Implement a store-and-forward mechanism such as using MSMQ.
Application needs to implement a robust data and business rule conflict manager.
Interacting with CRUD like Web services.
The application and the work can be logically broken into “chunks” to allow one using a task-based approach.
The application should be able to handle both forward and reverse dependencies which in turn could be complex business logic.
As a high level guide, a data centric approach should be used when:
One can deploy a database instance on the client.
The application can function in a two-tier environment.
One can tightly couple the client to the server through data schema definitions and communication protocol.
There is a need for built-in change tracking and synchronization.
One wants to rely on the database to handle data reconciliation conflicts and minimize the amount of custom reconciliation code that needs to be written.
There is no need to interact with multiple disparate services.
Users are able to connect to a database directly through a LAN/VPN/IPsec.
And, a service oriented approach should be taken when:
One wants to decouple the client and server to allow independent versioning and deployment.
There is a need for more control and flexibility over data reconciliation issues.
The delivery team has expertise to write more advanced application infrastructure code.
There is a need for a lightweight client footprint.
The applications can be structured into a service-oriented architecture.
There is a need for specific business functionality (for example, custom business rules and processing, flexible reconciliation, and so on).
Note: One might also need to look at a few good rules engine if this is the case.
One needs control over the schema of data stored on the client and flexibility that might be different from the server.
The application needs to interact with multiple services using different communication technologies (Web services, Message Queuing, RPC, etc.).
There is a need for a custom security scheme.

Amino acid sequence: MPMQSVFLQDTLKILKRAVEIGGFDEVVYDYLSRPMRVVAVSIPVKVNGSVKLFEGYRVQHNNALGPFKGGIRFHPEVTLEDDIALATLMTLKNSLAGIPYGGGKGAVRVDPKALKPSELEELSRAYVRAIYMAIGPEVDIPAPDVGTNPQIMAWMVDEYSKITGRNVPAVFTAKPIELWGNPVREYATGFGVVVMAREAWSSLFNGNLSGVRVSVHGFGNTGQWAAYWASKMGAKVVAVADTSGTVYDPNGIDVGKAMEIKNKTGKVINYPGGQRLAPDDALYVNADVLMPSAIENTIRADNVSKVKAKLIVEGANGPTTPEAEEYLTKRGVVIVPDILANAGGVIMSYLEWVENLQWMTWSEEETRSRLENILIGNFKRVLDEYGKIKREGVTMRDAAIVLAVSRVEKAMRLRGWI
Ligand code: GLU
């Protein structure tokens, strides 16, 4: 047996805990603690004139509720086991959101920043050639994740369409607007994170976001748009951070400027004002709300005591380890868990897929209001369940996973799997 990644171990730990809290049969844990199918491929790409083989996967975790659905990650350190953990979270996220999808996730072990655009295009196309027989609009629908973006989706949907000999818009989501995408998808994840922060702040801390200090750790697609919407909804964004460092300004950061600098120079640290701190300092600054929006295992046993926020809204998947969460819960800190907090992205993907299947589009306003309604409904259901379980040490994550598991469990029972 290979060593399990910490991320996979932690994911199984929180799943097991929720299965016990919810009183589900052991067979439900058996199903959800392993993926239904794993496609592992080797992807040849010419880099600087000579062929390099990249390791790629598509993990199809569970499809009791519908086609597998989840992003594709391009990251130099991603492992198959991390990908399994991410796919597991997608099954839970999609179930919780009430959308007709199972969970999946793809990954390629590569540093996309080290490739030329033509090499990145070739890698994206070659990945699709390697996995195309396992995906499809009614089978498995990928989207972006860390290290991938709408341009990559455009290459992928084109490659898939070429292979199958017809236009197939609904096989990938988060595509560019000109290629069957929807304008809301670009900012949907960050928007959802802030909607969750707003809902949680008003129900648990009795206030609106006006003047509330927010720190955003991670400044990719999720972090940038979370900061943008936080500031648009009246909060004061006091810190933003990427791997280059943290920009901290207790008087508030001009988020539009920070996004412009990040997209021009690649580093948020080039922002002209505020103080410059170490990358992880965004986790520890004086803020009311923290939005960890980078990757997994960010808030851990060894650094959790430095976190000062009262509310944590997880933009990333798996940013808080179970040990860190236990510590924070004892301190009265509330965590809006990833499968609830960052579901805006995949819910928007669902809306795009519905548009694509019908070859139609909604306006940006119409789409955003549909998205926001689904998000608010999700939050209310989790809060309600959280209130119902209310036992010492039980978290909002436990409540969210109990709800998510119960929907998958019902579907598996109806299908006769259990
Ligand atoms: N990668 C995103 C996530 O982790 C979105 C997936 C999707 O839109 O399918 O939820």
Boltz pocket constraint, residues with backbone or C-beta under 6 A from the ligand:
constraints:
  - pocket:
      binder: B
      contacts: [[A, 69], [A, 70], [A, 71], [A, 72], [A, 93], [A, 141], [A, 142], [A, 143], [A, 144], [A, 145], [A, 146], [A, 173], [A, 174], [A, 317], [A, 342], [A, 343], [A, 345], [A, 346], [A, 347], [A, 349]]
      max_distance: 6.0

The application needs to operate outside of the firewall.
Debugger Canvas is a new user experience for the debugger in Visual Studio Ultimate. It pulls together the code you’re exploring onto a single pan-and-zoom display. As you hit breakpoints or step into code, Debugger Canvas shows just the methods that you’re debugging, with call lines and local variables, to help you see the bigger picture.
Pedro has build one of the best apps for Windows Phone 7 (WP7) that I have ever come across – TFS on the Road. As the application navigation map shows below it covers most aspects of TFS that you would be interested in – all packaged up in a very nice GUI. 🙂
Before you go away and install the app, you need to have TFS OData Services installed and made available over IIS. If you are using CodePlex, then you are good to go as Microsoft already has that switched on.
If you are having constant issues with a specific hardware, then one of the culprits could be a corrupt device driver for that hardware. In simple terms, a device driver is nothing but another computer program which allows Windows and other applications to interact with the specific hardware. Since this is very hardware specific, generally one need to install the specific drivers for that device.
Windows has something called “Device Manager” which as the name might suggest is used to manage devices. Devices are nothing but the various hardware elements that make up your computer. Some of these are internal (such as CPU, RAM, Hard disk, etc.) and other external such as the monitor, printer, mouse, etc.
At a high level, the process is as follows:
Open Computer Management
Find the corrupt/offending device in Device Manager
Remove the device (and possibly remove the drivers as well)
Re-install the device (including the drivers if required).
I have a few screenshots showing the step-by-step process. Whilst these screenshots were taken on a Windows 7 machine, if you are running Vista, the process is the same.
Step 1 – Opening Computer Management
Click on Start
Right-click on the Computer (on the right side of the Menu)
From the new menu select “Manage” as shown below.
You need Administrator rights for this, so depending on your Security Setting, Windows might ask you to Confirm or ask for different credentials.
Step 2: Opening Device Manager